Five-year clinical outcomes of uterine artery embolization for symptomatic leiomyomas: An analysis of risk factors for reintervention

Ja Kyung Yoon, Kichang Han, Man Deuk Kim, Gyoung Min Kim, Joon Ho Kwon, Jong Yun Won, Do Yun Lee

Research output: Contribution to journalArticle

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Abstract

Objectives: The objective of this study is to investigate the five-year reintervention rate of uterine artery embolization (UAE) for symptomatic leiomyomas and to identify potential predictive factors of reintervention. Methods: From March 2011 to February 2012, 92 consecutive women (mean age 41.9 years, range 28–55 years) underwent bilateral UAE. Contrast-enhanced magnetic resonance imaging (MRI) was performed at three-month follow-up. After annual follow-up, a survey on clinical outcome and reintervention incidences was performed at five-year follow-up. Potential predictive factors of reintervention were evaluated. Results: Of the 67 patients, menorrhagia and/or bulk-related symptoms were resolved after UAE in all but one patient (98.5%). At median follow-up of 60 months (range, 5–60 months), reintervention rate was 10.4%, with seven reintervention cases (five myomectomy and two hysterectomy cases). Complete (100%) or near complete (90–99%) infarction rate of the dominant leiomyoma was 96.4% (54 of 56). Independent factors of reintervention on multivariate logistics regression analysis included near complete or partial (<90%) infarction of the dominant leiomyoma (odds ratio [OR] 22.238; 95% confidence interval [CI] 2.405–205.620; p = 0.006), as well as the presence of non-dominant viable leiomyomas (OR 12.134; 95% CI 1.213–121.409; p = 0.034). Conclusion: UAE provides excellent and sustained symptom improvement of symptomatic leiomyomas with a low reintervention rate at five-year follow-up. In addition to near complete or partial infarction of the dominant leiomyoma on follow-up MRI, the presence of viable non-dominant leiomyomas indicates a higher risk of reintervention.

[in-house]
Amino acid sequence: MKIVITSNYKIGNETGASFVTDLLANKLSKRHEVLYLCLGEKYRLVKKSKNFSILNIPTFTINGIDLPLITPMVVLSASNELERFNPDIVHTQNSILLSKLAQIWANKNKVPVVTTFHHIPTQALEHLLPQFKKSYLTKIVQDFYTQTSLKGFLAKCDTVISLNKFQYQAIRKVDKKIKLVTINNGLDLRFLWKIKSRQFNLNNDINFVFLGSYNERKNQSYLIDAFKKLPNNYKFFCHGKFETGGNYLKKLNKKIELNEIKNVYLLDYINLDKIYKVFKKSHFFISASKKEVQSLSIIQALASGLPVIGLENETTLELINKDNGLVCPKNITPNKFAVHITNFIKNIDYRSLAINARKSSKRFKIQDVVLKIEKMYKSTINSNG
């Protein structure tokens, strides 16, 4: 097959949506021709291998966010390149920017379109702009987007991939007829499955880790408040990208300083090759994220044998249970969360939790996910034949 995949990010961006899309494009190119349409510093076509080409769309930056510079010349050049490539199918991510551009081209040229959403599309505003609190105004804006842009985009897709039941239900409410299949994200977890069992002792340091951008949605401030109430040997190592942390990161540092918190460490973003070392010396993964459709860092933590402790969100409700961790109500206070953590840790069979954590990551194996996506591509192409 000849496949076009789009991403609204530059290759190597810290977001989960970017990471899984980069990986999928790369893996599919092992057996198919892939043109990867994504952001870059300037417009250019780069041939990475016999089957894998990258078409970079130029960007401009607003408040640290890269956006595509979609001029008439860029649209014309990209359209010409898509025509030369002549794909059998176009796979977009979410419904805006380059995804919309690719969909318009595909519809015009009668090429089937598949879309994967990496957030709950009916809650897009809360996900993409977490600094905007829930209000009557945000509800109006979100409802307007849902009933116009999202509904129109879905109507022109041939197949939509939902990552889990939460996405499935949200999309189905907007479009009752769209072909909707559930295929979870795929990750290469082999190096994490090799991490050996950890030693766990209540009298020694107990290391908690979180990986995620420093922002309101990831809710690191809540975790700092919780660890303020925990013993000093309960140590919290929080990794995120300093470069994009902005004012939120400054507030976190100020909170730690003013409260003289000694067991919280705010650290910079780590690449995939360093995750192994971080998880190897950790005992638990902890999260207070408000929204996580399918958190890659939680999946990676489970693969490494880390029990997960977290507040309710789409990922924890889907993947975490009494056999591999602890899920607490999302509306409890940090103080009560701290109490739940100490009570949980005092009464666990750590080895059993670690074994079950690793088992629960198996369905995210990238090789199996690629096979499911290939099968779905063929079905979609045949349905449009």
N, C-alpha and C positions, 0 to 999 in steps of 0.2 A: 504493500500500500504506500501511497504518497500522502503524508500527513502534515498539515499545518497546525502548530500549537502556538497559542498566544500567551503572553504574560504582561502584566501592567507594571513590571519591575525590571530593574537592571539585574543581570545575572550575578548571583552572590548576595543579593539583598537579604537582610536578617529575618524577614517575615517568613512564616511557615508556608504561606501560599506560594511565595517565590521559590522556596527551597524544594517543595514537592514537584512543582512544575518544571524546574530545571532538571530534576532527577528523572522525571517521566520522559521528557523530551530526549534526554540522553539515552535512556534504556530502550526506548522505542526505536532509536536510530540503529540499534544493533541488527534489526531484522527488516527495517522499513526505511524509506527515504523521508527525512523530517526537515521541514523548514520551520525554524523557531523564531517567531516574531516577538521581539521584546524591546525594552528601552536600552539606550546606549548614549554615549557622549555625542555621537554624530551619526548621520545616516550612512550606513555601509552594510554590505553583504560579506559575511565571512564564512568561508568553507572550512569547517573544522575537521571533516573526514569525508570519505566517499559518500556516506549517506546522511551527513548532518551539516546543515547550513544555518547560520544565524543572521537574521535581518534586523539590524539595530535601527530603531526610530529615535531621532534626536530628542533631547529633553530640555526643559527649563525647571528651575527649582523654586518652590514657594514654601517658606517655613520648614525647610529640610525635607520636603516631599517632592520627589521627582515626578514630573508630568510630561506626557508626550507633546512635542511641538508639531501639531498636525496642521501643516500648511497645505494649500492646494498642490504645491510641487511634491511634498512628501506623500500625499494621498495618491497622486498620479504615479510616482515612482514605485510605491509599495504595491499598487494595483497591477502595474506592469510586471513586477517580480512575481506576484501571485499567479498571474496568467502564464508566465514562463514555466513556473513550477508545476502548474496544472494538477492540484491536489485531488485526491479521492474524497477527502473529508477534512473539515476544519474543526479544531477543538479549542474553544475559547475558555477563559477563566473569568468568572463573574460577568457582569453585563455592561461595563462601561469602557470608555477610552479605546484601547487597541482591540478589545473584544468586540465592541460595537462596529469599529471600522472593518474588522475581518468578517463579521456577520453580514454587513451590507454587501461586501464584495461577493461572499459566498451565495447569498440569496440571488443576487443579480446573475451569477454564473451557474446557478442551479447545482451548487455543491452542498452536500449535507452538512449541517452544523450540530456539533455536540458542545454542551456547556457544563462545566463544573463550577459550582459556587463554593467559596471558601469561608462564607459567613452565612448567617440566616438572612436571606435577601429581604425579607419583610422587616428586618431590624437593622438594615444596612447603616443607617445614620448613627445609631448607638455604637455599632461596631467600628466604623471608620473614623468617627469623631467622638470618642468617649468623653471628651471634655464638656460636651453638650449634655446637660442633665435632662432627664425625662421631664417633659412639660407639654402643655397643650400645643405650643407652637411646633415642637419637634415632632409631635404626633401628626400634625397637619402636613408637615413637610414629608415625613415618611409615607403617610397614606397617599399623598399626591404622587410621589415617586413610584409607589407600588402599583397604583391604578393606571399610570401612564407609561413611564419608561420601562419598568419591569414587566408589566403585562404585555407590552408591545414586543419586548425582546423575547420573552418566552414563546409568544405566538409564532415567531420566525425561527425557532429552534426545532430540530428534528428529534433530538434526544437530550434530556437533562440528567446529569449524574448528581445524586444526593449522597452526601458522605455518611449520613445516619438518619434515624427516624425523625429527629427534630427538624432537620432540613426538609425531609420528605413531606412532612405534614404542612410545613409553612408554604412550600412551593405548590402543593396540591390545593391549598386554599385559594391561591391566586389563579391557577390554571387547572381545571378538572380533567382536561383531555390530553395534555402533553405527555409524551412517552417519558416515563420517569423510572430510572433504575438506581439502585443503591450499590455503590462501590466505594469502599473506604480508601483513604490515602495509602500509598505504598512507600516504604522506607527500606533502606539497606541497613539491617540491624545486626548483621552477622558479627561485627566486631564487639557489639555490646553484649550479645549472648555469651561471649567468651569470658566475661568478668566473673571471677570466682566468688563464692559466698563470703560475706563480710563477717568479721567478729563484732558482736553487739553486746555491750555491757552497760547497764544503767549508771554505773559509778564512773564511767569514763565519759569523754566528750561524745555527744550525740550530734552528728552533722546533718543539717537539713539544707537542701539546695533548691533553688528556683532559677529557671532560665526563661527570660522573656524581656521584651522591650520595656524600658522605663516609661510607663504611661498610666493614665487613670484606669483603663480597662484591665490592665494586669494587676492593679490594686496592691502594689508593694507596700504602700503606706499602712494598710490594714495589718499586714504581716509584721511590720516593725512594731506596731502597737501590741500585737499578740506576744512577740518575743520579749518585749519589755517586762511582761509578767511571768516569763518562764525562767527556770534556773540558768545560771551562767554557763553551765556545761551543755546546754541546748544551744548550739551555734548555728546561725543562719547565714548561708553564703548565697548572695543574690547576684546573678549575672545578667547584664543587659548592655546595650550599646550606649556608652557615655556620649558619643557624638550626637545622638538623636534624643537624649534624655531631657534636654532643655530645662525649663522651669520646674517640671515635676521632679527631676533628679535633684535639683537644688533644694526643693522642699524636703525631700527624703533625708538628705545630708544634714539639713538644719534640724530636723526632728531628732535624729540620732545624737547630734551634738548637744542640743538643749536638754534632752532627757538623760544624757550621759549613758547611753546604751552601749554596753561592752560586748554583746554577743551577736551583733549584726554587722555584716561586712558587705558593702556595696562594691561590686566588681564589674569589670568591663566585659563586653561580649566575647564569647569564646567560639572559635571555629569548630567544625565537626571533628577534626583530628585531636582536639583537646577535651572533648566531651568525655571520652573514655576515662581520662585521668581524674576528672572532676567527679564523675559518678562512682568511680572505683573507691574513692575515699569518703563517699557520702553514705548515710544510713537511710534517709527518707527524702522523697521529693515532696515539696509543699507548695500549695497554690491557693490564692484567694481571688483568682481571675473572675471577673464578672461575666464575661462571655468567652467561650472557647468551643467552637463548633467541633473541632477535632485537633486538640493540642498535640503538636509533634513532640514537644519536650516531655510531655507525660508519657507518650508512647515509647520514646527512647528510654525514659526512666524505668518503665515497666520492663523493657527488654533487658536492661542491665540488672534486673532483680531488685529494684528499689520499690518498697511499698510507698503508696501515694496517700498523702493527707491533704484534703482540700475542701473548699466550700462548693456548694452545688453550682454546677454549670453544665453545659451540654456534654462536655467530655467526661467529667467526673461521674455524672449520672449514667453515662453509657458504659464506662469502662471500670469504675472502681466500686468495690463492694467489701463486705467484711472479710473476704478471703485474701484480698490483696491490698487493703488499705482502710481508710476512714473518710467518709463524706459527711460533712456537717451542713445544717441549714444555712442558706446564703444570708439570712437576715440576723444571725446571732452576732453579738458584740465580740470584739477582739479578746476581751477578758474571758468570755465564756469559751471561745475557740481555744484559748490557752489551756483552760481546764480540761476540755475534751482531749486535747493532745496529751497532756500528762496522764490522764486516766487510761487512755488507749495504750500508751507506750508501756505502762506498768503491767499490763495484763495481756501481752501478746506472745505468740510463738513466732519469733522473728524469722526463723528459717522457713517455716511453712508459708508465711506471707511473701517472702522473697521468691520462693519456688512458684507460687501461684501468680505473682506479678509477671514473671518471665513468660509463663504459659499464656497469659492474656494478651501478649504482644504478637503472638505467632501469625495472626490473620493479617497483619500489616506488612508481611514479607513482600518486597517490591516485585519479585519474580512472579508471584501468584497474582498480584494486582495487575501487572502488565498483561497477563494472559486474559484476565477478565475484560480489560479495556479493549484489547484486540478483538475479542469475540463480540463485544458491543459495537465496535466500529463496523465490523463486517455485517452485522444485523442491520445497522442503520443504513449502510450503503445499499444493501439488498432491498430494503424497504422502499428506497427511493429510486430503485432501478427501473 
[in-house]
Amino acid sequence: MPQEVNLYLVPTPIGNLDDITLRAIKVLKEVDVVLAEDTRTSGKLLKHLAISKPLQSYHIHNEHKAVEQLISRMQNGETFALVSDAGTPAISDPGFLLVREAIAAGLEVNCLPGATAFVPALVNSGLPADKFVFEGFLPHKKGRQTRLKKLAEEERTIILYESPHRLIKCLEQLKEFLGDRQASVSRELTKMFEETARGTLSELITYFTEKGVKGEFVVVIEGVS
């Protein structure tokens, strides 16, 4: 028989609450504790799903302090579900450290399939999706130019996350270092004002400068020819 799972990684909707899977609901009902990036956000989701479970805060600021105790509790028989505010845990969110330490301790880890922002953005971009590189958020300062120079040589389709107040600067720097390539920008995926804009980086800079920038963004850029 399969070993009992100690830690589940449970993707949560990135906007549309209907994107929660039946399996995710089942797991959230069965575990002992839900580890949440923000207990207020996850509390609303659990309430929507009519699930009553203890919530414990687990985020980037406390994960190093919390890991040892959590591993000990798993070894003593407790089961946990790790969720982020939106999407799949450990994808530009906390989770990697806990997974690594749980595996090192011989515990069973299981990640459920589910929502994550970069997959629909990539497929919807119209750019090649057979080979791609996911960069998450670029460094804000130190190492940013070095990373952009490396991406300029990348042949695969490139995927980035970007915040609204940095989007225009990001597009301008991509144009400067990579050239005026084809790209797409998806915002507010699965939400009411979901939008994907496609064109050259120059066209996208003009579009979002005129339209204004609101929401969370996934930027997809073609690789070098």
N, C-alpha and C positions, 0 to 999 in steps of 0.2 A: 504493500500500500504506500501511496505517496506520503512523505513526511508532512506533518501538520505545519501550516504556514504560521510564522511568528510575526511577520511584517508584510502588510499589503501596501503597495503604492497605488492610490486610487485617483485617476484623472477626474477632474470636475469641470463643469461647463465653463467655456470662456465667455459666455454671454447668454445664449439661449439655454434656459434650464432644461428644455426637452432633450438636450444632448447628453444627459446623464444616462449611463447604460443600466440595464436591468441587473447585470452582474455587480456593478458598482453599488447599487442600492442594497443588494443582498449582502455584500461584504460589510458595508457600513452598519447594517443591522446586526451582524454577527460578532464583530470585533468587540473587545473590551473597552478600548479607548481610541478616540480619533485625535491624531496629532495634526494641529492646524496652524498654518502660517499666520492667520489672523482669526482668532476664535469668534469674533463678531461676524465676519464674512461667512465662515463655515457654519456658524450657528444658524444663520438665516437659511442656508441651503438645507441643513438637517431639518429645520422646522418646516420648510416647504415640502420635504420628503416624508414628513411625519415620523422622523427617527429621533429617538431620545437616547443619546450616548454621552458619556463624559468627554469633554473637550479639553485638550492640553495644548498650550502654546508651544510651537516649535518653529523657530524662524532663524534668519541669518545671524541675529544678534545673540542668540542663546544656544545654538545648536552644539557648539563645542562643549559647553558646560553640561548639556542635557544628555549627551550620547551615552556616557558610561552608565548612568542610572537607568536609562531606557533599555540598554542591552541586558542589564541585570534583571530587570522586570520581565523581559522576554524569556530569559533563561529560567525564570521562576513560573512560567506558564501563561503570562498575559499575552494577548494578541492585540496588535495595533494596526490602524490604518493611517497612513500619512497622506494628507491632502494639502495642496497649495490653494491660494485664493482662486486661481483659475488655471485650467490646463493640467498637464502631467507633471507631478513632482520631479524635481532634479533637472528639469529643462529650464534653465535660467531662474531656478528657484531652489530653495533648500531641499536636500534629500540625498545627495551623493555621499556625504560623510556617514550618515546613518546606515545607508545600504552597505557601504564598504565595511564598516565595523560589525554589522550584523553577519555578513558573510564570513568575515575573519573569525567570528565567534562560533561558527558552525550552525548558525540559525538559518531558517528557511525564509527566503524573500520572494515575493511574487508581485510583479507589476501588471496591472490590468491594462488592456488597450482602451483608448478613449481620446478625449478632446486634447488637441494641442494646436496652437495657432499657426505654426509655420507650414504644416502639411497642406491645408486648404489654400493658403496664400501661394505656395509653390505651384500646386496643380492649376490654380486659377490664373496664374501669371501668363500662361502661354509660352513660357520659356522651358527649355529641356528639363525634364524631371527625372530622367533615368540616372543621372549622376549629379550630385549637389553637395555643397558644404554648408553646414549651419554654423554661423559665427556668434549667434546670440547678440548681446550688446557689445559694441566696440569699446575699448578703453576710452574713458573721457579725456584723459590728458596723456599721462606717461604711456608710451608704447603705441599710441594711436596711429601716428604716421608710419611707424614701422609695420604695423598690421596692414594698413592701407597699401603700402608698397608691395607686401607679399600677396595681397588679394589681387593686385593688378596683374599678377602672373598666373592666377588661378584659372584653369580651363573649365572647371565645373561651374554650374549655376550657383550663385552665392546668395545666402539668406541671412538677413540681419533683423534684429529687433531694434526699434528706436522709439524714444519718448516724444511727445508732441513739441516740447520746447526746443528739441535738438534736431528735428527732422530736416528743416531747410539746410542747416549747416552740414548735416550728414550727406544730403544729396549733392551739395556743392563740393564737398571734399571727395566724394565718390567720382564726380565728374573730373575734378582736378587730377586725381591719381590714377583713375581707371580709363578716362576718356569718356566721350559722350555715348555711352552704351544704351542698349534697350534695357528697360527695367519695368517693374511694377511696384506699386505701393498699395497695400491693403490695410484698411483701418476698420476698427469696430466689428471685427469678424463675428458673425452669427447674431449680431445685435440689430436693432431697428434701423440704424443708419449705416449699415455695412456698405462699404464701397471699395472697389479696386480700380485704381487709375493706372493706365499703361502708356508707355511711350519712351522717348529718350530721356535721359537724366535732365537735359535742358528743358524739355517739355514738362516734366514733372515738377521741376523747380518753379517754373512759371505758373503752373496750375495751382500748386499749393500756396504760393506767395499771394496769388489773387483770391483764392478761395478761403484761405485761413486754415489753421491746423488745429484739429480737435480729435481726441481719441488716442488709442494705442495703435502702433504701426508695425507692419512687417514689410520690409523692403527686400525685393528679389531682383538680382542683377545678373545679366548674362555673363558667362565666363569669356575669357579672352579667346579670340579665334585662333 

Original languageEnglish
Pages (from-to)83-87
Number of pages5
JournalEuropean Journal of Radiology
Volume109
DOIs
Publication statusPublished - 2018 Dec

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Uterine Artery Embolization
Leiomyoma
Infarction
Uterine Myomectomy
Odds Ratio
Magnetic Resonance Imaging
Confidence Intervals
Menorrhagia
Hysterectomy
Logistic Models
Regression Analysis
Incidence

All Science Journal Classification (ASJC) codes

  • Radiology Nuclear Medicine and imaging

Cite this

Yoon, Ja Kyung ; Han, Kichang ; Kim, Man Deuk ; Kim, Gyoung Min ; Kwon, Joon Ho ; Won, Jong Yun ; Lee, Do Yun. / Five-year clinical outcomes of uterine artery embolization for symptomatic leiomyomas : An analysis of risk factors for reintervention. In: European Journal of Radiology. 2018 ; Vol. 109. pp. 83-87.
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title = "Five-year clinical outcomes of uterine artery embolization for symptomatic leiomyomas: An analysis of risk factors for reintervention",